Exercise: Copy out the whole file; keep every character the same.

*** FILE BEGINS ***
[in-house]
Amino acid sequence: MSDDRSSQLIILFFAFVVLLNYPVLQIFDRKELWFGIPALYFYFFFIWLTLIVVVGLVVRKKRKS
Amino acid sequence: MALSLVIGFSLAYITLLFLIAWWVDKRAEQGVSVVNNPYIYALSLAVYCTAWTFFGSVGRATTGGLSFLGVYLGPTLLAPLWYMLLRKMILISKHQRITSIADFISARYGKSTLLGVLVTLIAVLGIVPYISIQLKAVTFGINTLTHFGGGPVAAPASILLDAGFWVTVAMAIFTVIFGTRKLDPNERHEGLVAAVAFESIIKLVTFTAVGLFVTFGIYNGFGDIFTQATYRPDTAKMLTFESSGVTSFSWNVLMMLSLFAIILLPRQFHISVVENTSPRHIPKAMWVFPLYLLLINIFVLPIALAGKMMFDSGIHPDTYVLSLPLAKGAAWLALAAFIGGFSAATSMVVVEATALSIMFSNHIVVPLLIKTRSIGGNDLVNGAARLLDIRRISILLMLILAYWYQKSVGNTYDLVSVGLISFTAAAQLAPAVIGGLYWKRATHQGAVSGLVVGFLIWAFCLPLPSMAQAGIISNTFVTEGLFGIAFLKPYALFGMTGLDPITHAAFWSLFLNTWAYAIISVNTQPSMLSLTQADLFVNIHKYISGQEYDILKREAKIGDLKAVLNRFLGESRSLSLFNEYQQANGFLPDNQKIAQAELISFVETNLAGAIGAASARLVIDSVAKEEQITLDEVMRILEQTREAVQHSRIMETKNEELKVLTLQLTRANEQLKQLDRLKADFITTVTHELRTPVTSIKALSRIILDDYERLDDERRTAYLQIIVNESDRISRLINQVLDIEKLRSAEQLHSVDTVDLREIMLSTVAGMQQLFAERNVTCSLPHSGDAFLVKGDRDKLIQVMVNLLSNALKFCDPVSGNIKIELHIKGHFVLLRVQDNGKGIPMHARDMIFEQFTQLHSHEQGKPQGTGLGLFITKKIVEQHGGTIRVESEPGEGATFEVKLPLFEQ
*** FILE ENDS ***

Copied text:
[in-house]
Amino acid sequence: MSDDRSSQLIILFFAFVVLLNYPVLQIFDRKELWFGIPALYFYFFFIWLTLIVVVGLVVRKKRKS
Amino acid sequence: MALSLVIGFSLAYITLLFLIAWWVDKRAEQGVSVVNNPYIYALSLAVYCTAWTFFGSVGRATTGGLSFLGVYLGPTLLAPLWYMLLRKMILISKHQRITSIADFISARYGKSTLLGVLVTLIAVLGIVPYISIQLKAVTFGINTLTHFGGGPVAAPASILLDAGFWVTVAMAIFTVIFGTRKLDPNERHEGLVAAVAFESIIKLVTFTAVGLFVTFGIYNGFGDIFTQATYRPDTAKMLTFESSGVTSFSWNVLMMLSLFAIILLPRQFHISVVENTSPRHIPKAMWVFPLYLLLINIFVLPIALAGKMMFDSGIHPDTYVLSLPLAKGAAWLALAAFIGGFSAATSMVVVEATALSIMFSNHIVVPLLIKTRSIGGNDLVNGAARLLDIRRISILLMLILAYWYQKSVGNTYDLVSVGLISFTAAAQLAPAVIGGLYWKRATHQGAVSGLVVGFLIWAFCLPLPSMAQAGIISNTFVTEGLFGIAFLKPYALFGMTGLDPITHAAFWSLFLNTWAYAIISVNTQPSMLSLTQADLFVNIHKYISGQEYDILKREAKIGDLKAVLNRFLGESRSLSLFNEYQQANGFLPDNQKIAQAELISFVETNLAGAIGAASARLVIDSVAKEEQITLDEVMRILEQTREAVQHSRIMETKNEELKVLTLQLTRANEQLKQLDRLKADFITTVTHELRTPVTSIKALSRIILDDYERLDDERRTAYLQIIVNESDRISRLINQVLDIEKLRSAEQLHSVDTVDLREIMLSTVAGMQQLFAERNVTCSLPHSGDAFLVKGDRDKLIQVMVNLLSNALKFCDPVSGNIKIELHIKGHFVLLRVQDNGKGIPMHARDMIFEQFTQLHSHEQGKPQGTGLGLFITKKIVEQHGGTIRVESEPGEGATFEVKLPLFEQ